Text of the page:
We argued yesterday that the right has lacked a positive vision of society to defend in the face of an increasingly invasive state. Where can we find such a vision?
We can start with a distinction of the English political philosopher Michael Oakeshott, between two kinds of society: civil society and enterprise society. A civil society is an association of citizens, individuals who are formally equal in their rights before the law. As citizens, they have something in common with each other. But this is not a common goal, or purpose, or plan. Rather, it is just that they recognise that they are all bound, one no more and no less than any other, by a system of laws, and that these laws are passed by a single civil sovereign.
An enterprise society is very different. It is one in which the whole of society itself is organised as a communal enterprise or undertaking in its own right. In this case, individuals are not viewed as citizens, endowed with certain basic rights and protections. Rather, they are seen as contributors to a common project, who come together to achieve a recognised goal or goals. These goals might be economic, such as greater national prosperity or industrial productivity. But they need not be. They might be cultural, ethnic or religious goals, such as cultural unity, ethnic purity or religious orthodoxy. An enterprise society thus has nothing as such to do with business or “enterprise” in that sense. On the contrary, its overarching purpose may be entirely different.
So much for the theory. Why does this distinction matter? The first thing is to note that the 20th Century was that of the enterprise society. State provision of goods and services in the name of common social goals grew rapidly in every major industrialised country around the world. Of course, those in authority have never been indifferent to people’s economic or social well-being, on pain of unrest, loss of office or revolution. But for the state itself to be used as economic engine, safety net or service provider has been a modern, and specifically a 20th Century, innovation.
Moreover, the growth of the enterprise society always tends to limit our freedom before the law. Recall that the enterprise view is one that judges people, not as citizens, but by their contribution to some overarching corporate goal. In such a society, the interests of citizens are always subordinate to the overall project, which is invariably determined by the sovereign power, by the state itself. The best citizen is, thus, not a citizen at all, but a star worker, like the famous Russian miner Stakhanov; or a star entrepreneur, or parent, or saver, or taxpayer.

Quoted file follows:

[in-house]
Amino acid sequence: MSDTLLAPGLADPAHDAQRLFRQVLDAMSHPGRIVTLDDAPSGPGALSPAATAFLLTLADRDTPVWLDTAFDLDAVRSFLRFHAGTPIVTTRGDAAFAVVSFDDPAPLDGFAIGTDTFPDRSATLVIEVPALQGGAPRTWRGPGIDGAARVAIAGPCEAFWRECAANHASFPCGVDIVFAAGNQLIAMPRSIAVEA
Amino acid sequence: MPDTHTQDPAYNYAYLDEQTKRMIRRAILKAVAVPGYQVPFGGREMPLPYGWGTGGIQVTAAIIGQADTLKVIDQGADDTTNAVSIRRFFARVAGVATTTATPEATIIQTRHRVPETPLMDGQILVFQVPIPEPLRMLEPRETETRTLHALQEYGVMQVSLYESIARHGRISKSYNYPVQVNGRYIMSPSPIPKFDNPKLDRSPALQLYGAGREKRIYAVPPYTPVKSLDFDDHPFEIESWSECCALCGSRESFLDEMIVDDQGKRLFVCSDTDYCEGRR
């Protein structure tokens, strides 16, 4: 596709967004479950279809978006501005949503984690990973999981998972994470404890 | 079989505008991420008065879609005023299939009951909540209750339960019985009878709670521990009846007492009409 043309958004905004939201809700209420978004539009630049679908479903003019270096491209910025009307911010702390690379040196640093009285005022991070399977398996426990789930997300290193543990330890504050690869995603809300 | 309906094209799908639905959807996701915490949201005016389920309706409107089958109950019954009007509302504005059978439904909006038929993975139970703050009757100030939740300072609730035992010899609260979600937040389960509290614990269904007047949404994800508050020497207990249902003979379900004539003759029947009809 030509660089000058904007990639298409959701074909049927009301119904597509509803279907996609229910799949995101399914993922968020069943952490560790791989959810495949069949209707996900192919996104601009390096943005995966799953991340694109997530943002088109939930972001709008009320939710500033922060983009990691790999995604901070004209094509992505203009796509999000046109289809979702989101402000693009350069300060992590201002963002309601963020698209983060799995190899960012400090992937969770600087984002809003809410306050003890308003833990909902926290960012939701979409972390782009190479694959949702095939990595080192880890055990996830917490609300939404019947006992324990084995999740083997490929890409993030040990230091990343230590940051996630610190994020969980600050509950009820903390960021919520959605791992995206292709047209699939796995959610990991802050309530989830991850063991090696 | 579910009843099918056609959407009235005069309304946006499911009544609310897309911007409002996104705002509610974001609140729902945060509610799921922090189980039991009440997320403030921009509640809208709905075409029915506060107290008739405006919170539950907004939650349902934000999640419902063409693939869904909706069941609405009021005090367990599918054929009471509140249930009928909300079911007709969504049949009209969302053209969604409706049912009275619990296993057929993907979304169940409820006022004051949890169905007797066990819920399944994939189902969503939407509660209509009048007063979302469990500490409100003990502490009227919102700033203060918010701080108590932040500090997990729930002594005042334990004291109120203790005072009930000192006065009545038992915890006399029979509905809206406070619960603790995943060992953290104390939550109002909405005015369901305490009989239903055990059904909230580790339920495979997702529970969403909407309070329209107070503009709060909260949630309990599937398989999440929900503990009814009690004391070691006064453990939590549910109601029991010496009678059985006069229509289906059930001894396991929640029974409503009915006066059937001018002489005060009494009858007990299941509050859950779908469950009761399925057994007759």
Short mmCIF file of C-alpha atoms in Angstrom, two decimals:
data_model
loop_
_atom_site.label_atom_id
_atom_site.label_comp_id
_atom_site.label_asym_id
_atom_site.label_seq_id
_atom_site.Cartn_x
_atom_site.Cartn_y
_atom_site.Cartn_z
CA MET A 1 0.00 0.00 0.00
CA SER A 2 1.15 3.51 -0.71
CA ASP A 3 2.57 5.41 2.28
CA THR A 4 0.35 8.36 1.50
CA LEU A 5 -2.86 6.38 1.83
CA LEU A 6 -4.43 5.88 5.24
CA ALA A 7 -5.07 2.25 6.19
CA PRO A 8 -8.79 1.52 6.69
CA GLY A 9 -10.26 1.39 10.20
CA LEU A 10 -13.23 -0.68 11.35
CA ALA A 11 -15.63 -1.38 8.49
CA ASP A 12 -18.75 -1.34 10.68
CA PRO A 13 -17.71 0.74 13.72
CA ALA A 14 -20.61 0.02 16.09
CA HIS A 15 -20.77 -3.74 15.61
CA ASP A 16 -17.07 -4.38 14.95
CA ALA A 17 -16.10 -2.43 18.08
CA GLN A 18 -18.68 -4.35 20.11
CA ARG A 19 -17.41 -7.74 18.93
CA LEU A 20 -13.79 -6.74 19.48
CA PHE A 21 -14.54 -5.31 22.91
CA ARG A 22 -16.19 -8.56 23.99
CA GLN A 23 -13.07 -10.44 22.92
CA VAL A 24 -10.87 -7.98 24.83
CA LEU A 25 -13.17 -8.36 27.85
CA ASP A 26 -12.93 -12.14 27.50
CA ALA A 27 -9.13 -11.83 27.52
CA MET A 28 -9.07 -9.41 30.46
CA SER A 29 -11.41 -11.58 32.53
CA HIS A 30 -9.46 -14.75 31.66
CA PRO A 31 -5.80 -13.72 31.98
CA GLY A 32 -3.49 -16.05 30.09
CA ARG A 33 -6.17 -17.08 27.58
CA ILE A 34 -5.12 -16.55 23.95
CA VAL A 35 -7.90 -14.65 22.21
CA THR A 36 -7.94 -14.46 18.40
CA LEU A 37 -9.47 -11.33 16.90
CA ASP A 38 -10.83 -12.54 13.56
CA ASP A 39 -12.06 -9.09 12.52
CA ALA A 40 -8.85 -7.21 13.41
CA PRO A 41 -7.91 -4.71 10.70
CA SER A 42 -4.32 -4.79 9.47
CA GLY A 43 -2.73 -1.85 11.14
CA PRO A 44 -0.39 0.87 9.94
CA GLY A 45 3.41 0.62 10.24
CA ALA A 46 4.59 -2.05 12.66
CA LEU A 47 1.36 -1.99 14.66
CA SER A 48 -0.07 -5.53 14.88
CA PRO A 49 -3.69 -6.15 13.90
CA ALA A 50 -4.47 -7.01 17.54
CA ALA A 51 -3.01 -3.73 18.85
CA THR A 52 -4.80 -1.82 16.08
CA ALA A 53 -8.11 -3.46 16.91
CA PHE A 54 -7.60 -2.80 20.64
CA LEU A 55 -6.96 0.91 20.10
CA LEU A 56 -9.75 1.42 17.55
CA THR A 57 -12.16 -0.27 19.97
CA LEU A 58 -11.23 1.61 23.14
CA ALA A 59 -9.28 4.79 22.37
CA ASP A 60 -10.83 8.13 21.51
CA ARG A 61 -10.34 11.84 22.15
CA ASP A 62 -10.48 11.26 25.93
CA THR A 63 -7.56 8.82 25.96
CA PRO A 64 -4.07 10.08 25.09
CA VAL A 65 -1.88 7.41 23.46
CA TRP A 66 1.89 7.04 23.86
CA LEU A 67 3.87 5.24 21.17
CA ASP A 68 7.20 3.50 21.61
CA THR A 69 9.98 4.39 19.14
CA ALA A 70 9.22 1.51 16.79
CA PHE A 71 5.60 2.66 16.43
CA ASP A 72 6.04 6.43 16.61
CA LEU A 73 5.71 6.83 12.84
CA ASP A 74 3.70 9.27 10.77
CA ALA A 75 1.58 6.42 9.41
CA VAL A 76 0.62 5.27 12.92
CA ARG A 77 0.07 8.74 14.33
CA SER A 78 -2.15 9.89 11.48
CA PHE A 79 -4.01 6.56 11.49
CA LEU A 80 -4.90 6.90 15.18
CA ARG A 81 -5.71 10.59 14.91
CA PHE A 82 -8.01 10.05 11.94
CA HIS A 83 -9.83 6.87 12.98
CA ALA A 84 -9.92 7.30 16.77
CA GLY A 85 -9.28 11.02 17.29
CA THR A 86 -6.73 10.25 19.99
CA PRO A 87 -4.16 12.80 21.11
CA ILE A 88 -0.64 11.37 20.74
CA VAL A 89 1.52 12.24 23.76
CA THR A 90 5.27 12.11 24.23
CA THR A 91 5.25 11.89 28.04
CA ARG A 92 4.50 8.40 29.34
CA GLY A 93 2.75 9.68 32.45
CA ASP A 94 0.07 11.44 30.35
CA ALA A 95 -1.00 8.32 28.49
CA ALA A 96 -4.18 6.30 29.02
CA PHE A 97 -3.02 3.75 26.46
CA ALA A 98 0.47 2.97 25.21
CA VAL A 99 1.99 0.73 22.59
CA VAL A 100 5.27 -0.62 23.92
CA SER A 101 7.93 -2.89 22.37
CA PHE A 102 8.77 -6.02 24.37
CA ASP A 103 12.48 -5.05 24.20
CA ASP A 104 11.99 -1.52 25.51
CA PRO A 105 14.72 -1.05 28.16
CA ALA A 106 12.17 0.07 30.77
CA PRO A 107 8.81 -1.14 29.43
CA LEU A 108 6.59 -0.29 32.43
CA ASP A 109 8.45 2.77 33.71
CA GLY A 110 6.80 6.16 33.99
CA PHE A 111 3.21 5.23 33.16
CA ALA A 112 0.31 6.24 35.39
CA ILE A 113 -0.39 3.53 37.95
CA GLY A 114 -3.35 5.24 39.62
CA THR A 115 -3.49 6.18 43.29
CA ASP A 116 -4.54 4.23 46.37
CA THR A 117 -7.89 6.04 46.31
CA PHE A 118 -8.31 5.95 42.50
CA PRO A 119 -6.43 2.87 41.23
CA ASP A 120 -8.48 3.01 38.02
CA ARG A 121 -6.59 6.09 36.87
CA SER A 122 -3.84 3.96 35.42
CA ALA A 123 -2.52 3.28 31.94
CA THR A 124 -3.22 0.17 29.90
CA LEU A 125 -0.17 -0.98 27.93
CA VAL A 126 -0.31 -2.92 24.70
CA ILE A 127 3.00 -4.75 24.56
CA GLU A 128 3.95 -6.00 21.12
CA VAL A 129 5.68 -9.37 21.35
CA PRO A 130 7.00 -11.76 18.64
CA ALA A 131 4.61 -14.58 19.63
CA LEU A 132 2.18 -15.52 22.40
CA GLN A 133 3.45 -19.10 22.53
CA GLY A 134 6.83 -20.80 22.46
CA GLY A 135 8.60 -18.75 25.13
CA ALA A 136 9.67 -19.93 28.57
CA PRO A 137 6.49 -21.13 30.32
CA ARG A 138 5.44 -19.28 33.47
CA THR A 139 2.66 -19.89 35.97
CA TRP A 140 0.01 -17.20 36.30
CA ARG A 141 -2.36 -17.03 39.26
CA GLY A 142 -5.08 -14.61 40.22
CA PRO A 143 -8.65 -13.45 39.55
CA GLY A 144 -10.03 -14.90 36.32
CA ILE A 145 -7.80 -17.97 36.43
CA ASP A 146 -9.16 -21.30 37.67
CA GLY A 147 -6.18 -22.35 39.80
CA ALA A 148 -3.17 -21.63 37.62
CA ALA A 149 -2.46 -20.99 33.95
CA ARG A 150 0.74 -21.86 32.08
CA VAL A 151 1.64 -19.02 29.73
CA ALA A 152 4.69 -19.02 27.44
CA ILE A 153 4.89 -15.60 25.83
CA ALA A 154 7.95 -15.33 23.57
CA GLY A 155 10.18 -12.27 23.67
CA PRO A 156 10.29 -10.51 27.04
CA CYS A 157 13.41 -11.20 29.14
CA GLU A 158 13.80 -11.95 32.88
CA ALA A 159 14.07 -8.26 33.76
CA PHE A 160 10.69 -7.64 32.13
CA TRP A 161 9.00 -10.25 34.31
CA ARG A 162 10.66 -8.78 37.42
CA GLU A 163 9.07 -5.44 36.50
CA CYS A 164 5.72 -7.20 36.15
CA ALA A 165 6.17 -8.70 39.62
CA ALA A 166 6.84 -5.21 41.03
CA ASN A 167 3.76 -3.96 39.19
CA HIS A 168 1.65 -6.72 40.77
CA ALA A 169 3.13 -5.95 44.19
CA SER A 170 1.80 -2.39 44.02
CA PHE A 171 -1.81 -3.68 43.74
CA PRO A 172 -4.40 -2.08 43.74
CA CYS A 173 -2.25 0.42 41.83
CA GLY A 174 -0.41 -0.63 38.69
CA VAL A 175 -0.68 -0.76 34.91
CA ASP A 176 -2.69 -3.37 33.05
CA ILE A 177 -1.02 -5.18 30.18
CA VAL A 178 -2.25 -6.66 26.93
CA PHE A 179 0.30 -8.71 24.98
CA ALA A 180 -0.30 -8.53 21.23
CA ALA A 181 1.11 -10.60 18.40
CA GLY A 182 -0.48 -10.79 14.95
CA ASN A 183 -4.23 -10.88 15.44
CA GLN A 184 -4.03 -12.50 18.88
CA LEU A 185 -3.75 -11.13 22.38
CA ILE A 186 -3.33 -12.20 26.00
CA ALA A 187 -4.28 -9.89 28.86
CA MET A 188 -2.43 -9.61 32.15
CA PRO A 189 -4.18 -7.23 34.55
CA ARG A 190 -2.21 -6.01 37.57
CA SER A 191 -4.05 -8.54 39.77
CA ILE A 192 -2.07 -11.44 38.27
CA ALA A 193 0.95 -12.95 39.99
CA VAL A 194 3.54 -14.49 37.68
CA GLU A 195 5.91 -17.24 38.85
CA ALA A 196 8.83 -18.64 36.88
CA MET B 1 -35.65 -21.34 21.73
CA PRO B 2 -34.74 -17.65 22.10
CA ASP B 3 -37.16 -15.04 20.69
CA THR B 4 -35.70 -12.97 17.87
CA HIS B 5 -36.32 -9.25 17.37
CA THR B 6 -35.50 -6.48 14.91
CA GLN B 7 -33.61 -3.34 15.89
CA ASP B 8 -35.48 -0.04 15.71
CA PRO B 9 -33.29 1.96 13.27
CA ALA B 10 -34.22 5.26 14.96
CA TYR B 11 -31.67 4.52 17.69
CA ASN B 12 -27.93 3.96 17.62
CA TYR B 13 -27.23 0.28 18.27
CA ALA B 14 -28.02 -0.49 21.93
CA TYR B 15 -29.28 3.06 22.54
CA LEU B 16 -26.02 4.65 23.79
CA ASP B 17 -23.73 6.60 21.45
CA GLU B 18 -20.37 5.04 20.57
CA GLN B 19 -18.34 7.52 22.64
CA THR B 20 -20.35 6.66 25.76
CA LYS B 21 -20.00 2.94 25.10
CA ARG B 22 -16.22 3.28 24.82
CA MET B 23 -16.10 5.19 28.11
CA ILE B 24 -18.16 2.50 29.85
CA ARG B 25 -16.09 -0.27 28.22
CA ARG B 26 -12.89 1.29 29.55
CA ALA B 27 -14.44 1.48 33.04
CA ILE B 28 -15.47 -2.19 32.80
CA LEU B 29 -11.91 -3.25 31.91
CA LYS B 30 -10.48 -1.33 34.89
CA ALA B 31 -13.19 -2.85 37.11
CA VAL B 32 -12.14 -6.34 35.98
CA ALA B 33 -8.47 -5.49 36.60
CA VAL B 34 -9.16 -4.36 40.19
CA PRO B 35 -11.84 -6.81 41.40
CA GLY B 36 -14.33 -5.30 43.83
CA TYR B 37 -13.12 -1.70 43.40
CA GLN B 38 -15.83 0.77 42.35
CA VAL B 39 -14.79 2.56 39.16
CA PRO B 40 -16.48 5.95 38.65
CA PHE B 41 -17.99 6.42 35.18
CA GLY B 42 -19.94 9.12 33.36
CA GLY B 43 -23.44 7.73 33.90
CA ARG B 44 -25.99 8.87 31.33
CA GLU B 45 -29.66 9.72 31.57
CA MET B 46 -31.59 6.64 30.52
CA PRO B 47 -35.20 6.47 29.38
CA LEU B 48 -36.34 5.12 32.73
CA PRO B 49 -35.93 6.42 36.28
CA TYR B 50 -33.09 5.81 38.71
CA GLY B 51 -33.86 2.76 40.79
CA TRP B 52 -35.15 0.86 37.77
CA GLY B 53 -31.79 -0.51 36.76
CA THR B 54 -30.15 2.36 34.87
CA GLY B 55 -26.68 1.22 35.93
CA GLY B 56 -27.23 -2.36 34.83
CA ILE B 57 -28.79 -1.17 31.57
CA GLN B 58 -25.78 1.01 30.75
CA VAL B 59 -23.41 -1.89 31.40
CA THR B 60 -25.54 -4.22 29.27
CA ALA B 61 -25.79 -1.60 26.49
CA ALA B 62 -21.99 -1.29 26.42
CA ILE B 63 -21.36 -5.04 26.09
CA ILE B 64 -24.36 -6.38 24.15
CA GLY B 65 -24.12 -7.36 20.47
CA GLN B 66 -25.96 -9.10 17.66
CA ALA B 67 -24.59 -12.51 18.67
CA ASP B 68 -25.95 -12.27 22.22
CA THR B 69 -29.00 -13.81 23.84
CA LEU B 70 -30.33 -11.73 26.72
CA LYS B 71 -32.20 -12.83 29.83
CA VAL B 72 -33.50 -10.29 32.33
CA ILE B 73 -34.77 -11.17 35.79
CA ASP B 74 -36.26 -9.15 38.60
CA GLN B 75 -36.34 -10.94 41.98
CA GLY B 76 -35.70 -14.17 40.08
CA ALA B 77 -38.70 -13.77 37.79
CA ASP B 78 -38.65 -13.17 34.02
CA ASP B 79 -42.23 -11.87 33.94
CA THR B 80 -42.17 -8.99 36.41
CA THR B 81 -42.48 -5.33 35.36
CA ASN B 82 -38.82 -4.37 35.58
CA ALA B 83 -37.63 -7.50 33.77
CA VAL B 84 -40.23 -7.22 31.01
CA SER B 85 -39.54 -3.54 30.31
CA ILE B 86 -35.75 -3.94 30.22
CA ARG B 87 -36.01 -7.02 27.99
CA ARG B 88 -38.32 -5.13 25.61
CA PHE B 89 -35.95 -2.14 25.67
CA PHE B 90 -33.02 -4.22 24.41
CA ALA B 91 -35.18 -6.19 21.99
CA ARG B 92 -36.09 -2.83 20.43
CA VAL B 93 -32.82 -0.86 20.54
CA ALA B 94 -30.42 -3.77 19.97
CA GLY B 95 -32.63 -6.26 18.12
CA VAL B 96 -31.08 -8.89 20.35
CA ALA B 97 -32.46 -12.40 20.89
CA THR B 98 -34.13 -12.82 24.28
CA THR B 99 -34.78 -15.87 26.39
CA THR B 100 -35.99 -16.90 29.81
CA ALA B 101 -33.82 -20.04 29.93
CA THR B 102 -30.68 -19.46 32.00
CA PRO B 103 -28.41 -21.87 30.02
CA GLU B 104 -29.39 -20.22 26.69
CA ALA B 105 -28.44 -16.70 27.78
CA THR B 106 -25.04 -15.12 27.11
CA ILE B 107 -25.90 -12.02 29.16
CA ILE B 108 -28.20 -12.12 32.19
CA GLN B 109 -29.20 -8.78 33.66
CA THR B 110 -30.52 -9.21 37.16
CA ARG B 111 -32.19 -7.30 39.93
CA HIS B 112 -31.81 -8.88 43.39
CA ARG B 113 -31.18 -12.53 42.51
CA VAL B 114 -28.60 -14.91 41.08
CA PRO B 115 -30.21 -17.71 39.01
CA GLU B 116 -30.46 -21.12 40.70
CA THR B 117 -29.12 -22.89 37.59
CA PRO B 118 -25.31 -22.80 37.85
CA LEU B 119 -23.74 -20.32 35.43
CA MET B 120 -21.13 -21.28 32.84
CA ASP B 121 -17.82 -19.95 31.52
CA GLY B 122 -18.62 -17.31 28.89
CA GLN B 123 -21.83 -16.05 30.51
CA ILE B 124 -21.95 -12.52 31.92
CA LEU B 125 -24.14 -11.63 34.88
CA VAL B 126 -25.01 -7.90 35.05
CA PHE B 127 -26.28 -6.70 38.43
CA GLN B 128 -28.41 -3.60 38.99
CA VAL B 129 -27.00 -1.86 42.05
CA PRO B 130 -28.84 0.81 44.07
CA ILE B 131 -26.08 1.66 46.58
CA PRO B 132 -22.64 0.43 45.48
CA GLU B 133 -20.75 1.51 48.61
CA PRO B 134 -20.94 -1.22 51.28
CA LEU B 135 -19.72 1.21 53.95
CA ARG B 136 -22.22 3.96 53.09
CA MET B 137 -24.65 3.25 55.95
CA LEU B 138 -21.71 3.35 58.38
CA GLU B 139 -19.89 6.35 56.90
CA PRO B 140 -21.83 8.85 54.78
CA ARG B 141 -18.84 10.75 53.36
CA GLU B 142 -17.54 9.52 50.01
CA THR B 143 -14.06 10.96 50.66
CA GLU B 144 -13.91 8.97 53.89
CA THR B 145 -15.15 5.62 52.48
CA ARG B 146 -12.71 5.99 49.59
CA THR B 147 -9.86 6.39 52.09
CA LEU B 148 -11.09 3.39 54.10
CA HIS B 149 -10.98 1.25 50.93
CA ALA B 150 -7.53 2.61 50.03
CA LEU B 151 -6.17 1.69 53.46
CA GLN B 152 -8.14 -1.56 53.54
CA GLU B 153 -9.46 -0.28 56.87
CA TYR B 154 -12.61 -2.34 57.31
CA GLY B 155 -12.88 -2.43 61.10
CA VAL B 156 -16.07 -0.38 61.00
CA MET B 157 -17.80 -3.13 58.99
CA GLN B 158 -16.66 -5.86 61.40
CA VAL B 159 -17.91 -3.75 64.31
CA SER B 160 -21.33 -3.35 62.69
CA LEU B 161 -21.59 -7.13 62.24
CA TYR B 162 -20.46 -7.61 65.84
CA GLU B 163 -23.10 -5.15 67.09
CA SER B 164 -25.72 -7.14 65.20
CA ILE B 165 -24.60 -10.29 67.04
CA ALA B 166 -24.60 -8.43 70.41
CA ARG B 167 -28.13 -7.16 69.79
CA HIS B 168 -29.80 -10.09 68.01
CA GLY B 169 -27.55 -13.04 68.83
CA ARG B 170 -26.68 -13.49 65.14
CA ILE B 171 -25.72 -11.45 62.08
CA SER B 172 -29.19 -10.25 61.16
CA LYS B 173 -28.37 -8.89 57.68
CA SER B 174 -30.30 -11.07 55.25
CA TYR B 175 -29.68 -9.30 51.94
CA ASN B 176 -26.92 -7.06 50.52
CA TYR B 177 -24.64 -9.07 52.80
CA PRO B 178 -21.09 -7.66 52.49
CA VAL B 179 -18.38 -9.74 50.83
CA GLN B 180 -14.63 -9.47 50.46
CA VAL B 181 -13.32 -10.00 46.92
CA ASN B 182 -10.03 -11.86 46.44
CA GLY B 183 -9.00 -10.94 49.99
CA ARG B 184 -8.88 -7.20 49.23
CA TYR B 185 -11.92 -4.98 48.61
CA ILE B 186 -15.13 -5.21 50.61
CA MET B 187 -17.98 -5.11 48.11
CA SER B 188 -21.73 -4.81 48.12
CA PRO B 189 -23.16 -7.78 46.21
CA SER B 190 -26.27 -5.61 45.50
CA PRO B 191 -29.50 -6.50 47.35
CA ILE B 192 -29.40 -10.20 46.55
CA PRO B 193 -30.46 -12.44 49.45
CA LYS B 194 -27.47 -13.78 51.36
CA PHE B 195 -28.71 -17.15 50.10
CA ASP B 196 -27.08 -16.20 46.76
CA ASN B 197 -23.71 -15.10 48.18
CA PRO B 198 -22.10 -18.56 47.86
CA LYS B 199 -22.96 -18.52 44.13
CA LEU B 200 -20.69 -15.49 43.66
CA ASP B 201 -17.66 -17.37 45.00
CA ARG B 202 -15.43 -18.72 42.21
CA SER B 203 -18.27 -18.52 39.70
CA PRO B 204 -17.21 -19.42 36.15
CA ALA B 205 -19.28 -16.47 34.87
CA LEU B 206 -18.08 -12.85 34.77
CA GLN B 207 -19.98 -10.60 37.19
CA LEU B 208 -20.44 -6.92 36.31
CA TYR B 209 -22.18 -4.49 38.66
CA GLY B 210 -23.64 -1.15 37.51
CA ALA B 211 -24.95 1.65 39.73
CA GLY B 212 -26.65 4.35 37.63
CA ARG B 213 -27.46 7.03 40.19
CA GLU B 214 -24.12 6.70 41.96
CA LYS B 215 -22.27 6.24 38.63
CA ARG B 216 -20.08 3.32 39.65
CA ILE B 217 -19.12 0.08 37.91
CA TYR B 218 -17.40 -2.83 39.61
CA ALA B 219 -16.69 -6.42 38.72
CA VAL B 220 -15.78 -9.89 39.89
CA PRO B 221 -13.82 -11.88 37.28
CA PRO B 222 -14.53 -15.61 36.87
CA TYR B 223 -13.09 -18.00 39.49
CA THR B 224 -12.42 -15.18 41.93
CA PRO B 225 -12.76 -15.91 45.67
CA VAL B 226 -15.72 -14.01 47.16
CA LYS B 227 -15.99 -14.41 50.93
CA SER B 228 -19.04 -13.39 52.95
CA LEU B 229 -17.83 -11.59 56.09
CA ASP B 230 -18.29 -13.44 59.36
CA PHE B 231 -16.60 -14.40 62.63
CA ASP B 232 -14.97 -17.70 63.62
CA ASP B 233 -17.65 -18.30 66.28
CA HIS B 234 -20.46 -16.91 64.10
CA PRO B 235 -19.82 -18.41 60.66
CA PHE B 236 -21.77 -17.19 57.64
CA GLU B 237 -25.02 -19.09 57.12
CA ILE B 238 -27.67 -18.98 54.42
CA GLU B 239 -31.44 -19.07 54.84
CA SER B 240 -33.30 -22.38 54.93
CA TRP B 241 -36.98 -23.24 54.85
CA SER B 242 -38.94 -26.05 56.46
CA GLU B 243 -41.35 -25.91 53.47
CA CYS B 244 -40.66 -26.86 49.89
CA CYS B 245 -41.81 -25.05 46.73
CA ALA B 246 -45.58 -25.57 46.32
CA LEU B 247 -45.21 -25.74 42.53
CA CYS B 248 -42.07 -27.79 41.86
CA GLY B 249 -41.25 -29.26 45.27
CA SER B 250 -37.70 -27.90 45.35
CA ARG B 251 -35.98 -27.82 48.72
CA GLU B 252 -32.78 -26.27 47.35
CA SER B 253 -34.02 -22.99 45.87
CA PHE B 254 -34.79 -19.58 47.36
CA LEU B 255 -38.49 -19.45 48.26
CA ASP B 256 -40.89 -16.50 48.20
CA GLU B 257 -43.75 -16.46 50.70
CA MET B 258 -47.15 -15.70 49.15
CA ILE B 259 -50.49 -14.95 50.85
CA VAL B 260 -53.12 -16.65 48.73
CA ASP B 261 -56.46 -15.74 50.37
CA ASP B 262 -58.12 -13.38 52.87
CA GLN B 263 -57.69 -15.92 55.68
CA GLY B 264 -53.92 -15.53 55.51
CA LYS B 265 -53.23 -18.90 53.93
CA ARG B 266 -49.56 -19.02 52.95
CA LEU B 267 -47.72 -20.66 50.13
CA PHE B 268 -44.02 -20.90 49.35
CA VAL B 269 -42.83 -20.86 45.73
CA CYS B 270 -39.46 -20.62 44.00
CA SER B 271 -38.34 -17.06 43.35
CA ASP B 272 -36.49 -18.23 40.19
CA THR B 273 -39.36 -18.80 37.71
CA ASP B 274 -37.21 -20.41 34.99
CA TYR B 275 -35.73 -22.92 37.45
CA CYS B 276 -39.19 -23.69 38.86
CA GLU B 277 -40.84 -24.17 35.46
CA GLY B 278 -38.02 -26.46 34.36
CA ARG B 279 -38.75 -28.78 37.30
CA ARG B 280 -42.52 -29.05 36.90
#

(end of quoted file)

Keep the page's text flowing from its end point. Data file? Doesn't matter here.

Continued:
Fascism is the worst case of the enterprise society in action; the case in which all private interests are subordinated to the designated goals of the society itself. We can see this in Mussolini’s infamous slogan “Tutto nello Stato, niente al di fuori dello Stato, nulla contra lo Stato” (“everything in the State, nothing outside the State, nothing against the State”). Or take a perhaps still more notorious example, Hitler’s “ein Volk, ein Reich, ein Führer” (“one people, one regime, one leader”). This was not merely a call for Germans to associate themselves with a national project incarnated in the leader’s own person. It was also a tacit invitation to ignore intermediate institutions or protective laws in so doing.
So far so good. But there is something missing in Oakeshott. He has given us a merely minimal specification. A civil society is based on procedure, a framework of laws between sovereign and citizen, but it is nothing more. An enterprise society is project-based, society conceived as an organised purposeful whole, but it is nothing more. Everything else must be filled in. Each must be given an ecosystem: each must be populated with living, loving and dying human beings who come together in groups or institutions of every imaginable kind.
We need to recognise a new category, a new kind of society, one based on affection rather than procedure or purpose. We can call this missing category that of “connected society”. And with it in mind, we can restore a focus on human lives and what allows them to flourish; a place between the individual and the state for all those intermediate “sideways” institutions—the family, the football supporters’ association, the marketplace—which link us together and give fulfilment to our lives; and a recognition that what motivates human beings need not merely be a matter of the stick and the carrot, complying with rules or achieving some collective goal, but of culture, identity and belonging.
Tomorrow we look at “compassionate conservatism”, and why it has nothing to do with President George W. Bush.